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Chapter 1.6® - Double Declining Balance Amortization Method - Revised Beginning of Period Book Values

The 3rd method for recognizing amortization expense is the Double Declining-balance method. Also known as an accelerated amortization method, the declining balance amortizes larger shares of expense in the early years of an asset’s life (up to double) and smaller expenses in later years. The double declining amortization method is calculated in 2 steps:

 i) Calculate the double-declining-method rate (2 / # of Years of Useful Life) ii) Calculate amortization expense by multiplying the above rate by the net book value (beginning of period book value of the asset).

Note: We do not need the Salvage value calculation in these steps.

As an example, we will consider the same scenario as from the Straight-line amortization method. Consider BB Company purchased a high-end computer on January 1st, 2004 for \$15,000 and used it throughout its predicted useful life of 5 years, through to December 31st, 2008. The salvage value is expected to be \$3,000.

 i) Double-Declining method = 2 / (5 Years of Useful life) = 0.40% ii) Amortization Expense = Beginning period book value x Double-declining rate method Amortization Expense @ December 31st, 2004 = \$15,000 x 0.40% = \$6000

 Year Beginning of Period Book Value Amortization Rate Amortization Expense Accumulated Amortization Net Book Value \$15,000 2004 \$15,000 40% \$6,000 \$6,000 \$9,000 2005 \$9,000 40% \$3,600 \$9,600 \$5,400 2006 \$5,400 40% \$2,160 \$11,760 \$3,240 2007 \$3,240 40% \$240 / 2 = \$120* \$11,880 \$3,120 2008 \$3,120 40% \$120 \$12,000 \$3,000**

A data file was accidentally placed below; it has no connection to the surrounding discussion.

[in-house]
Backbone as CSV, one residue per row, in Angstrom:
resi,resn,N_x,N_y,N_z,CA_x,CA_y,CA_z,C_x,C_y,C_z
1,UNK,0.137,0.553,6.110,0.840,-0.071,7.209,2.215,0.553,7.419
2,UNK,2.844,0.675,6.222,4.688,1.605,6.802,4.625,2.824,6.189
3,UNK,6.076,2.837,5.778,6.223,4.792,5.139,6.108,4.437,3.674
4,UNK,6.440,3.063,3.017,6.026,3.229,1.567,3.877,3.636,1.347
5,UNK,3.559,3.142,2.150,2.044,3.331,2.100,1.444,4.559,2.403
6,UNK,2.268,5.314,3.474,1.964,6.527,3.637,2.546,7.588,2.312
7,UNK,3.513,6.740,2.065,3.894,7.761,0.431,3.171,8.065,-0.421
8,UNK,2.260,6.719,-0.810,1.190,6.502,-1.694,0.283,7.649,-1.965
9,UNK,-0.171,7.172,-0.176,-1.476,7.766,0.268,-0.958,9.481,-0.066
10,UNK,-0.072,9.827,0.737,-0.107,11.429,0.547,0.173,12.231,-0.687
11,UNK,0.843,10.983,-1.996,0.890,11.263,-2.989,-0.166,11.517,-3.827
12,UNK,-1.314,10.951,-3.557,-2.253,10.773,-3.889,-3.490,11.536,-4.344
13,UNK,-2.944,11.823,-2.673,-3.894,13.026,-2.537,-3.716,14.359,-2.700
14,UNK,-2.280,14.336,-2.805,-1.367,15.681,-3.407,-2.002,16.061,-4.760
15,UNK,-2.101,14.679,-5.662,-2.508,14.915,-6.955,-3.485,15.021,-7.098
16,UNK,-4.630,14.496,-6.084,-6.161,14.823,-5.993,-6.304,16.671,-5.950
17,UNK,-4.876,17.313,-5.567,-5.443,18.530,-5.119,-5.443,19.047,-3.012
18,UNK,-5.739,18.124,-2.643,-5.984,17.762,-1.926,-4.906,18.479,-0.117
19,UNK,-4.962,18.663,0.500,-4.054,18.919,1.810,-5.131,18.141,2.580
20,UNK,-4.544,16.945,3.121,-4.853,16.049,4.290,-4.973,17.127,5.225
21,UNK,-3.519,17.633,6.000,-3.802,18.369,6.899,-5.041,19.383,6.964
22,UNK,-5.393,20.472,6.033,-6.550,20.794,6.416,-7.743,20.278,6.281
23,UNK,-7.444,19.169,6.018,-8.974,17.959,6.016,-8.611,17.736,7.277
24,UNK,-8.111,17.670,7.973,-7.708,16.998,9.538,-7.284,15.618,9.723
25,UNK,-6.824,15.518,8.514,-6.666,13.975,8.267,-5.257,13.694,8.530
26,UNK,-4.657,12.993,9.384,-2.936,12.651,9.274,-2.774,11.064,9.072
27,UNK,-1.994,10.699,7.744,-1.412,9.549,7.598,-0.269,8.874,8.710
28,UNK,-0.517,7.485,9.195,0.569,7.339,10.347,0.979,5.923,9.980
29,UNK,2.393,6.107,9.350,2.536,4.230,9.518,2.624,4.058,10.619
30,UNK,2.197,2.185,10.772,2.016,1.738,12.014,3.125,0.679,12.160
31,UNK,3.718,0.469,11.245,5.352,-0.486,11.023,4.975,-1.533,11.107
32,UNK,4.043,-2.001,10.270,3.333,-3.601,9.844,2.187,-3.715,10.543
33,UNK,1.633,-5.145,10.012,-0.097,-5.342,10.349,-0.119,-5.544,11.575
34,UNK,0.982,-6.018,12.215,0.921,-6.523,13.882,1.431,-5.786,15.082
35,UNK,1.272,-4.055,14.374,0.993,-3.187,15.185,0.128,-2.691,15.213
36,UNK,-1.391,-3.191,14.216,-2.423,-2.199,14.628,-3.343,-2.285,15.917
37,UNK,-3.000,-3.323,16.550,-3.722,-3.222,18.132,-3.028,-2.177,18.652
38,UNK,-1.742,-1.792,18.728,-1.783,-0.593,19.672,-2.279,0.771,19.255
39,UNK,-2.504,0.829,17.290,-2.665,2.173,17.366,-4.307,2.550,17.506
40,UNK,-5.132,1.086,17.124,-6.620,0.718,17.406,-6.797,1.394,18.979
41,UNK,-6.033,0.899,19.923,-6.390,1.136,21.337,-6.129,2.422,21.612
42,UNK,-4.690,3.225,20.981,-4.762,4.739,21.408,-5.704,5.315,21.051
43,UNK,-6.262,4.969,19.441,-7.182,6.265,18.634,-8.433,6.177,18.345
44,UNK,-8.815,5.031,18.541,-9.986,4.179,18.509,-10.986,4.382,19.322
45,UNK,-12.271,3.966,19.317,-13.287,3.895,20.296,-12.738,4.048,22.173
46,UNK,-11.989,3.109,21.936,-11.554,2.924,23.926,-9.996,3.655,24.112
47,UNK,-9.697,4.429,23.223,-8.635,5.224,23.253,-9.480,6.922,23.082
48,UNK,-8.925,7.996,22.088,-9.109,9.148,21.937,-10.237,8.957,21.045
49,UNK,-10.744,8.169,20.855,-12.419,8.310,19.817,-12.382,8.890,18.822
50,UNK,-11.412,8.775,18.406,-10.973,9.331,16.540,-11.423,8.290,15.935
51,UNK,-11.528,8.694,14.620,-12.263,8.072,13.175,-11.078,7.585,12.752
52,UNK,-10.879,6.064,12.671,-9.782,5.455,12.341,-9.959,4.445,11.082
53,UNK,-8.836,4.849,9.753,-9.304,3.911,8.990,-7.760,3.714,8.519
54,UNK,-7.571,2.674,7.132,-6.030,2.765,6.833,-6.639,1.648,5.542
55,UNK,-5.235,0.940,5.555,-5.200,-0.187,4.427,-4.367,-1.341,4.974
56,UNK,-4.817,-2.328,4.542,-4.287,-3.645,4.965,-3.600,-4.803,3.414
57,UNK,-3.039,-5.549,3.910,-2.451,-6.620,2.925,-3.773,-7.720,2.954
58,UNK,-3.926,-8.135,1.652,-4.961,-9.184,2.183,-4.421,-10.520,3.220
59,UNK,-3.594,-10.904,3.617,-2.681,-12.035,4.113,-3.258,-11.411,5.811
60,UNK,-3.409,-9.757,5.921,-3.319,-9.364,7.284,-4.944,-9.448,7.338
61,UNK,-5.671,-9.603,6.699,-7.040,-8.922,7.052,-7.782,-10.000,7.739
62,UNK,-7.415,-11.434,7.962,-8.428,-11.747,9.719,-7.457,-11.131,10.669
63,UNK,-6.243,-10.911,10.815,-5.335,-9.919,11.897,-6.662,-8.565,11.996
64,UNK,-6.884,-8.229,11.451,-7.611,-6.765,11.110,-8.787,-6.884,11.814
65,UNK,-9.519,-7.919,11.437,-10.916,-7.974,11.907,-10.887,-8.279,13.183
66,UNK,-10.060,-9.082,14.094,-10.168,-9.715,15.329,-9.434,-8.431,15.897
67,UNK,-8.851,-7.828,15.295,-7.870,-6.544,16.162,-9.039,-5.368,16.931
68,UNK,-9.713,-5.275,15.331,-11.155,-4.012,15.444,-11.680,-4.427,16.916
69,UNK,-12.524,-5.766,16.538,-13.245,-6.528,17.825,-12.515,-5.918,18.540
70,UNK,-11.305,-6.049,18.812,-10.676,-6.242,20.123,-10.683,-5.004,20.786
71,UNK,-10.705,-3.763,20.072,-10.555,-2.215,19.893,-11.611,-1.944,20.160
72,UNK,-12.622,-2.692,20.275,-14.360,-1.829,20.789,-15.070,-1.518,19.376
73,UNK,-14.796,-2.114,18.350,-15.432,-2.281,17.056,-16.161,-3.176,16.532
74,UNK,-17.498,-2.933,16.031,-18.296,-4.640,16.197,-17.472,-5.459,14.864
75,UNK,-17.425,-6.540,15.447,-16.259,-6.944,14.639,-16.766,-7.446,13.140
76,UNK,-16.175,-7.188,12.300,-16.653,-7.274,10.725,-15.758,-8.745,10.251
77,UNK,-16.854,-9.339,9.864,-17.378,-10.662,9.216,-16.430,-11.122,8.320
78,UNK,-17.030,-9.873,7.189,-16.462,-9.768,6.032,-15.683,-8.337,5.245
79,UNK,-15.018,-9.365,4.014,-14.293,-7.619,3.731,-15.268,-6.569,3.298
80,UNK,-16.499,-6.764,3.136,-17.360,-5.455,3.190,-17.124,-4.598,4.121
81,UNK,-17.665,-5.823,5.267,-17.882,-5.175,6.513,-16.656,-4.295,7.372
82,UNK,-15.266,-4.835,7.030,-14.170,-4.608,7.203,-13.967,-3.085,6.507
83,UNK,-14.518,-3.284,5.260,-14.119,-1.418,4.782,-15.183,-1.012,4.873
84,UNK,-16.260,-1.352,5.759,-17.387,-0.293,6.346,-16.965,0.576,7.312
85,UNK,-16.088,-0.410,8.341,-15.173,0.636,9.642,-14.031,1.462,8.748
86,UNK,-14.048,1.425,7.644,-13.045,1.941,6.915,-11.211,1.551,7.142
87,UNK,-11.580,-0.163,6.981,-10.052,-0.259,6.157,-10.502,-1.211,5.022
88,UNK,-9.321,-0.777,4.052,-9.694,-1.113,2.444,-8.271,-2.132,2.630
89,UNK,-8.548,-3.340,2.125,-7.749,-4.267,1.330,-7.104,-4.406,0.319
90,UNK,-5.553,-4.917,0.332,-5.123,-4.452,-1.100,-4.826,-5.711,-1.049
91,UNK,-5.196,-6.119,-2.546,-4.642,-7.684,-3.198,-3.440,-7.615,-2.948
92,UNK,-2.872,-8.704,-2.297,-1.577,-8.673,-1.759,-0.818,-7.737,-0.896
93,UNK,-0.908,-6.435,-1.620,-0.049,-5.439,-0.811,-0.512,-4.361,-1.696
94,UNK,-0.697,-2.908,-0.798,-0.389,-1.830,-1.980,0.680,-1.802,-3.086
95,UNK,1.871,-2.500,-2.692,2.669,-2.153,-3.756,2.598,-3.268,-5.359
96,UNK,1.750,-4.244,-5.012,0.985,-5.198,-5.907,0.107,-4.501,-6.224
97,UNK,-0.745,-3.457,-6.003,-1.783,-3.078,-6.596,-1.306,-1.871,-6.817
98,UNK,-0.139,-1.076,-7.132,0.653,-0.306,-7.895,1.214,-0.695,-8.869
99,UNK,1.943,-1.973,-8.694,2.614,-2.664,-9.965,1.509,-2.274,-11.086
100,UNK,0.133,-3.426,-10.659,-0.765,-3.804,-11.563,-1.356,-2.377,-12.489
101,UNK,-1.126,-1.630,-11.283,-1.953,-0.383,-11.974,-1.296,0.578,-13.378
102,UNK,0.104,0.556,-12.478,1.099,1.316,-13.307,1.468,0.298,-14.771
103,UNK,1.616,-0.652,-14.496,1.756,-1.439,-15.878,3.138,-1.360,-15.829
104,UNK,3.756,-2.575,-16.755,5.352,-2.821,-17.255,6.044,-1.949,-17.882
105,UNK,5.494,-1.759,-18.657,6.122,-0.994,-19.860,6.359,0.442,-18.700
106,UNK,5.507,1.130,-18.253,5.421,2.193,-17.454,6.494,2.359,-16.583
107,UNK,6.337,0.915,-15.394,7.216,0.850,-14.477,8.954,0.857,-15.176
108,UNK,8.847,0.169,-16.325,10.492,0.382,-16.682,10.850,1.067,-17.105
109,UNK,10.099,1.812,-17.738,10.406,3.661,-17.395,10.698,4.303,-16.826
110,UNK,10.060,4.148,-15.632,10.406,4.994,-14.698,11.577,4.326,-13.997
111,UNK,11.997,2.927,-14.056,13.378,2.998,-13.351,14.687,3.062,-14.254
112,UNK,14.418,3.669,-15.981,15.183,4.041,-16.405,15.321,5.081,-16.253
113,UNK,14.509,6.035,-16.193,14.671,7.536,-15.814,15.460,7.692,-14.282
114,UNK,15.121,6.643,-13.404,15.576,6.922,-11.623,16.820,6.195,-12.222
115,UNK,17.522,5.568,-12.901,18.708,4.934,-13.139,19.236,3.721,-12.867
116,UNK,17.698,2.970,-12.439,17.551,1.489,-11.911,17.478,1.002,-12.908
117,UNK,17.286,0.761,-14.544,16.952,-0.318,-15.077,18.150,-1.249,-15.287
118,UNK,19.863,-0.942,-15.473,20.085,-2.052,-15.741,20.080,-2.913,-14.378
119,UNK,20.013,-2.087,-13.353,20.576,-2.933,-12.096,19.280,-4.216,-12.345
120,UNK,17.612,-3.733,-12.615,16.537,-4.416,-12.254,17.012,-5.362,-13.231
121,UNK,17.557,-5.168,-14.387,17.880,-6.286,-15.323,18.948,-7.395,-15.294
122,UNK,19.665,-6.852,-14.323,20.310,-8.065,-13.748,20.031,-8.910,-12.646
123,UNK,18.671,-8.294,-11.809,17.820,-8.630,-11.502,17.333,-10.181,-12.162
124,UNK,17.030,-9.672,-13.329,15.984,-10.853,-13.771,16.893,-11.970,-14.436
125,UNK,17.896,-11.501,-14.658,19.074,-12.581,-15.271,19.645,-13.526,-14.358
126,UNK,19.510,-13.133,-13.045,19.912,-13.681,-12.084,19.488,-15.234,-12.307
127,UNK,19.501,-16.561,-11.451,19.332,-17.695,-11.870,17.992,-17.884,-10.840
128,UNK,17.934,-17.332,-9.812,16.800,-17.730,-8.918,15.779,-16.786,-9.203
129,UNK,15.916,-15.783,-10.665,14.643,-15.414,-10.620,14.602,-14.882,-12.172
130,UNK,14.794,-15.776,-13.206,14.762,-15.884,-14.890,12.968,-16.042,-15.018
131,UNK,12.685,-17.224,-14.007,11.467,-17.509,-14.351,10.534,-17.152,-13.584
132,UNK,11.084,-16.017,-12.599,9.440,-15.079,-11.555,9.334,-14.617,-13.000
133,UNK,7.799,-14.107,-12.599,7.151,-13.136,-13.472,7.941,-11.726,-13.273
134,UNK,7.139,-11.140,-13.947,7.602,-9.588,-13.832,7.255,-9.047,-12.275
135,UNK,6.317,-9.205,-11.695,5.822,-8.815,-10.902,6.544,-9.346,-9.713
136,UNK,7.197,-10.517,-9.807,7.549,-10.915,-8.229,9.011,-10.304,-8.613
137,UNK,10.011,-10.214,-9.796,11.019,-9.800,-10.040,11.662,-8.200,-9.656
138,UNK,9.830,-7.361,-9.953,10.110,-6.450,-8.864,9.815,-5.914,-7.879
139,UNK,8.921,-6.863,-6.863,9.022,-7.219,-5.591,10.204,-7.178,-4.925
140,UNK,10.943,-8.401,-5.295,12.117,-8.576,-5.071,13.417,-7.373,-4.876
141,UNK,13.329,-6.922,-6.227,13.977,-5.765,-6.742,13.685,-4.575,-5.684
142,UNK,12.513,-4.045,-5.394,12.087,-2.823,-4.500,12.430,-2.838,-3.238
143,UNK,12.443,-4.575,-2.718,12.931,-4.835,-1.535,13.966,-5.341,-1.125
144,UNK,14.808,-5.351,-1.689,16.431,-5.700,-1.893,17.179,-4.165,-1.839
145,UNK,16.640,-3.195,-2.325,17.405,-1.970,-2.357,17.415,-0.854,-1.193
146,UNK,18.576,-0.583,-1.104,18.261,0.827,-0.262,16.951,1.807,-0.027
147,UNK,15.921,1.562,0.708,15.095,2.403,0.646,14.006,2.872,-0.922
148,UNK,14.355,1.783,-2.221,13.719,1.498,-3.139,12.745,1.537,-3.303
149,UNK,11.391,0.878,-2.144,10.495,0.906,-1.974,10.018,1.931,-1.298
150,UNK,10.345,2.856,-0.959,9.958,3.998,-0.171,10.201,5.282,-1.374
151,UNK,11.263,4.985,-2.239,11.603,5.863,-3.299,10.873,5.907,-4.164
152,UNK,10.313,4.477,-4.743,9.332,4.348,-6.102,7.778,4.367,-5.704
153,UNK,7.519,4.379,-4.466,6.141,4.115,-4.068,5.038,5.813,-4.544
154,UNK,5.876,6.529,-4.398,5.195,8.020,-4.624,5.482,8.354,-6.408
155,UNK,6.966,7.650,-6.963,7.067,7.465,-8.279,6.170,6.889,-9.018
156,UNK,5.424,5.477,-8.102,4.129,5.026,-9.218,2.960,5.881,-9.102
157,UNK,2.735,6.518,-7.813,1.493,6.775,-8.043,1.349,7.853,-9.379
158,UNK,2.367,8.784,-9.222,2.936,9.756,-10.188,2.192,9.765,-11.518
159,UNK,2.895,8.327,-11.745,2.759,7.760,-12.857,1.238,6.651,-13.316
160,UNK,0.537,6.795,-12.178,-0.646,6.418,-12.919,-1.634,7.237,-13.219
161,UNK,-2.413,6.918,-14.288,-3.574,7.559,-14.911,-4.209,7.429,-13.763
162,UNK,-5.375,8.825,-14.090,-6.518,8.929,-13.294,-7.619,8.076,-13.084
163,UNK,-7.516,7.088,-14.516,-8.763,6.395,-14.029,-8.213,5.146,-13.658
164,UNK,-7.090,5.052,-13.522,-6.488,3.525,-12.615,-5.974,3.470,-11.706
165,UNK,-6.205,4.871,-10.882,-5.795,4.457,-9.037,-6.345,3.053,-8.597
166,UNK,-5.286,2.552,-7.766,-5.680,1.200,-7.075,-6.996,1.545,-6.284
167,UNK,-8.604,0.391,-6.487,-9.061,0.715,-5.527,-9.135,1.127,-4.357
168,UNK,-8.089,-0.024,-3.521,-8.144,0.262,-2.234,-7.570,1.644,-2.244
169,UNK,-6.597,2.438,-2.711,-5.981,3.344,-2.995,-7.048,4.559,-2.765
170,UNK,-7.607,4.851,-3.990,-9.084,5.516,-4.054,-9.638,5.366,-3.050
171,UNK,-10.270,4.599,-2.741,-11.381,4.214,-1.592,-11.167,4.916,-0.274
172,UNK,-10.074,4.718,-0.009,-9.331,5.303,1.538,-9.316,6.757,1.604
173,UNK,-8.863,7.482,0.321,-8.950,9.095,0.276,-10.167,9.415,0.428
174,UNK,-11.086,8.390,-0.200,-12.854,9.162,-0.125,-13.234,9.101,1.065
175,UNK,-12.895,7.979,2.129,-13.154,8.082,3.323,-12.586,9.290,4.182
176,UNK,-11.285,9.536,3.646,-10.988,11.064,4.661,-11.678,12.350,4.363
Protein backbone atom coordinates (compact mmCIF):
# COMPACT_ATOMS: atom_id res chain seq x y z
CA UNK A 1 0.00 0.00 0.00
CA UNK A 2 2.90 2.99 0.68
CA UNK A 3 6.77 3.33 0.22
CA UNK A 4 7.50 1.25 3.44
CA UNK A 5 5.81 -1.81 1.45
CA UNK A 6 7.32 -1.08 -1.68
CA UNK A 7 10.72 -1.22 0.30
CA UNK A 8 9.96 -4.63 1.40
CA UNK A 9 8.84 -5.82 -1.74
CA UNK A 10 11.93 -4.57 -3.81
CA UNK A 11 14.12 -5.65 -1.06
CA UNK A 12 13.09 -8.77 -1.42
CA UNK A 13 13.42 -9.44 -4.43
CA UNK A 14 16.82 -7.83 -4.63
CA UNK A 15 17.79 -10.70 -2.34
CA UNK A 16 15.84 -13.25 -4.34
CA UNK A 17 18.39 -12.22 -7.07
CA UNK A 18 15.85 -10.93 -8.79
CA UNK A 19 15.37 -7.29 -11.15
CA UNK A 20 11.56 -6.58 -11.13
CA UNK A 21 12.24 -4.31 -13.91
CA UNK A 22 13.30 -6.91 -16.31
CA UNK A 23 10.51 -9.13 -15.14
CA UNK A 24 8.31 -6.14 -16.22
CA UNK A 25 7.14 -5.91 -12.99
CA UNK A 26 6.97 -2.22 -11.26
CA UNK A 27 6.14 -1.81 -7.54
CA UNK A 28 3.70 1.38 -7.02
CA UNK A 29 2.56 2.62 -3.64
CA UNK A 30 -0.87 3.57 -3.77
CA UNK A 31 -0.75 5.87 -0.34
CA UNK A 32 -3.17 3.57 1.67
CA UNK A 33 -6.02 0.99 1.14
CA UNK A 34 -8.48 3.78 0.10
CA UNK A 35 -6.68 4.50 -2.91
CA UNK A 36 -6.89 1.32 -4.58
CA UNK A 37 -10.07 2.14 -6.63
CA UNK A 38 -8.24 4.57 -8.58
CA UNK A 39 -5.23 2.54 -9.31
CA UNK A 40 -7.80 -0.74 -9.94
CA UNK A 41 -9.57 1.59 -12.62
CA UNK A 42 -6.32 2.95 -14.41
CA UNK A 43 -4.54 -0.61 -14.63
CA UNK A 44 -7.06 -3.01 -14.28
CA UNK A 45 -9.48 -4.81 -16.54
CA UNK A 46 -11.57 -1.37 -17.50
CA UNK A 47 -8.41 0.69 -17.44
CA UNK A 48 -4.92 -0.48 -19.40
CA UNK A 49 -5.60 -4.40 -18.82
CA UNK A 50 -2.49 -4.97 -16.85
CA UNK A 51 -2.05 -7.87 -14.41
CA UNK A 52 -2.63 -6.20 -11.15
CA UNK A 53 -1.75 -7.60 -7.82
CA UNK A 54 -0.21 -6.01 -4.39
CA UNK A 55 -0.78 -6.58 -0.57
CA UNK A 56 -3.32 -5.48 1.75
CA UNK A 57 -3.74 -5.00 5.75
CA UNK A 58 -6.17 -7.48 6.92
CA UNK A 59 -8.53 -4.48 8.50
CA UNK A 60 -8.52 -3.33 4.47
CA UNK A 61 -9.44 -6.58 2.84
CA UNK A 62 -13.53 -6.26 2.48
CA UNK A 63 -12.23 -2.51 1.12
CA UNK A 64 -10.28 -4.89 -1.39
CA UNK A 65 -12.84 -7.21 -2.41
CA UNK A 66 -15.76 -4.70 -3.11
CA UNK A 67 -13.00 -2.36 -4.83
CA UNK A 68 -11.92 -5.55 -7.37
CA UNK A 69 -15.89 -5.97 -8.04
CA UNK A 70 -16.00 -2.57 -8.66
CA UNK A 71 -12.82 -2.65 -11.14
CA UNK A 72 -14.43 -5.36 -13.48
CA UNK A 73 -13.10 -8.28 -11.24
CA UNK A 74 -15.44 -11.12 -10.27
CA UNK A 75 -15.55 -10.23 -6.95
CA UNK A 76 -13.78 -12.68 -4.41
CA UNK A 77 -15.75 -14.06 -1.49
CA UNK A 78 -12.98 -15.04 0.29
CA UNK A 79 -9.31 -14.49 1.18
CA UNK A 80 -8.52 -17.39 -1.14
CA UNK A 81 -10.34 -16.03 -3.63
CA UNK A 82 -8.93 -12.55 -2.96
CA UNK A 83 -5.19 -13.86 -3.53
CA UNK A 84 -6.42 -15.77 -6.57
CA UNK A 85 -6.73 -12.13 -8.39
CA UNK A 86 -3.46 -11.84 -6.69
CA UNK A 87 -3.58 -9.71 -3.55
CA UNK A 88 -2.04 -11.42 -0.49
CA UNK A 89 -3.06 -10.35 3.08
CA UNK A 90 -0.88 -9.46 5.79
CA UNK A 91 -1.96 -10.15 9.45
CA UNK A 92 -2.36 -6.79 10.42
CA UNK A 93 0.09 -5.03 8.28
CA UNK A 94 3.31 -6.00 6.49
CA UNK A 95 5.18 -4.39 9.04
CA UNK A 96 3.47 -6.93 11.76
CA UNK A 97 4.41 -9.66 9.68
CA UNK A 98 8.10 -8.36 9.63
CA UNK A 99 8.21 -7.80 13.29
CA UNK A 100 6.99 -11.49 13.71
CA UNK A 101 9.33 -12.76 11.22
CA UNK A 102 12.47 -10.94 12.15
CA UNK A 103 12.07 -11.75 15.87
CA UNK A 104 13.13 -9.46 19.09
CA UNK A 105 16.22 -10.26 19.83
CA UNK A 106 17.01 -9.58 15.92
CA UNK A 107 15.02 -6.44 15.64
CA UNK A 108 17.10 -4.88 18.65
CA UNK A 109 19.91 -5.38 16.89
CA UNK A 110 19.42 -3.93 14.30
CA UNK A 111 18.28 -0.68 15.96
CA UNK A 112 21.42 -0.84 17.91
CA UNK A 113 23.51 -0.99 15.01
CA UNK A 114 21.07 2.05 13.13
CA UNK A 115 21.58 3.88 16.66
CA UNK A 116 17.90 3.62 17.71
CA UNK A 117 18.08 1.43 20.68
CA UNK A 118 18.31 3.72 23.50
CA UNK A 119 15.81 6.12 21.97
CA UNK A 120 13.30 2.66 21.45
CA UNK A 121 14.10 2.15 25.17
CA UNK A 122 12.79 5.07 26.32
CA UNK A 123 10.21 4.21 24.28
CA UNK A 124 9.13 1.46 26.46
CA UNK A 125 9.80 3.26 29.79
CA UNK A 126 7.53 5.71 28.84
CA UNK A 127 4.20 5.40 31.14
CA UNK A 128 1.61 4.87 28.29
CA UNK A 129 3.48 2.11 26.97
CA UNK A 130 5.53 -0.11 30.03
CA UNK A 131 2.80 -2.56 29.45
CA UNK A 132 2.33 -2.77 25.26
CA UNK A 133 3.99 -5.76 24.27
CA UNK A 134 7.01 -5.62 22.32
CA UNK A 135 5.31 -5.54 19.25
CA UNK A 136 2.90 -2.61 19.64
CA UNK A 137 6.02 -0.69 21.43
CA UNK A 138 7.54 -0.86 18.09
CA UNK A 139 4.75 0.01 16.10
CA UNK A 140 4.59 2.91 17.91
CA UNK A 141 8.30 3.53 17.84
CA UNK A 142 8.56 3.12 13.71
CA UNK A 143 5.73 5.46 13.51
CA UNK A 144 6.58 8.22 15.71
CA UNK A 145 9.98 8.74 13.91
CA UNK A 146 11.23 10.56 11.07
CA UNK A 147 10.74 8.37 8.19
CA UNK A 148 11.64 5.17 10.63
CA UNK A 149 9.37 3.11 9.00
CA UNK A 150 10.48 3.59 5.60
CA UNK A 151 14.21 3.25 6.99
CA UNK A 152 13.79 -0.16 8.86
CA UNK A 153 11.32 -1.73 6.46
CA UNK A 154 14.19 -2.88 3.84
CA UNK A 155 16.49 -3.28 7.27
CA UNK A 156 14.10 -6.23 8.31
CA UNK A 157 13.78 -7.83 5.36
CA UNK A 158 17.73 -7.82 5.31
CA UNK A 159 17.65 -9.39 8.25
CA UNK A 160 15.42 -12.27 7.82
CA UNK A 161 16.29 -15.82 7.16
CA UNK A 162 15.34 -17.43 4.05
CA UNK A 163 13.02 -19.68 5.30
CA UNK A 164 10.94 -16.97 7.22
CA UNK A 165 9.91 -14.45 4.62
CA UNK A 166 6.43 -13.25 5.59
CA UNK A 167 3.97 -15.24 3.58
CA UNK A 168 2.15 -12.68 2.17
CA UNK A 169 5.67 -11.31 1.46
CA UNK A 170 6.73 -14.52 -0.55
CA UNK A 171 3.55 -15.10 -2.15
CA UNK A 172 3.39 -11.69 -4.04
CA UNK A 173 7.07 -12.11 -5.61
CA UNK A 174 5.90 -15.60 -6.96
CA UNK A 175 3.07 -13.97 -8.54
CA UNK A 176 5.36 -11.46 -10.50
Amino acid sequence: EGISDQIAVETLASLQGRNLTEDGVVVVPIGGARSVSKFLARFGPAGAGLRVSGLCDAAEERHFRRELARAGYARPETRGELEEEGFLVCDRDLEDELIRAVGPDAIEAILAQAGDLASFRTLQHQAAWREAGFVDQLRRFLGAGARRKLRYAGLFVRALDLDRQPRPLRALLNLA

*Notice in 2007, we take \$3,240 - \$3,000 (Expected Salvage Value) and divide it by 2 so we can have a linear amortization rate of \$120 for the years 2007 and 2008. This is because the maximum accumulated amortization must be Total Cost – Salvage. In other words, the minimum book value cannot be less than the salvage value, in this case \$3000 because we cannot amortize an asset below its salvage value.

** As mentioned above, we expense \$120 in amortization for 2008 so we can balance our ending net book value at \$3000 (it cannot go below this amount).

If in 2007 we had taken an amortization expense of \$3,240 x 40% = \$1296, our accumulated amortization would have been \$13,056 and ending Net Book Value would have been (\$15,000 - \$13,056) = \$1,944 which is below the salvage value of \$3000. This violates the rule of amortizing below salvage value and thus we cannot use this method.

The above graph shows amortization expense using the double declining balance method. Notice in this method, the amortization is greatest during the first few years, with \$6,000 amortized expense for 2004 and \$3,600 in 2005 after which it drops off to only \$2,160 in 2006 and \$120 for 2007. Therefore, in the double-declining method, we see an accelerated rate of amortization done in the first 1 - 3 years of the capital assetès useful life.

Using the double-declining balance method, just like how amortization expense is greatest in the first few years of the life of the capital asset, so is the net book value which steeply declines from \$15,000 in 2004 to \$9,000 in 2005, accounting for the \$6,000 amortization expense recorded in 2004. The purpose of having these graphs is to show amortization theories & concepts in real life data and graphs, so that an accounting student can get a better understanding of the concepts.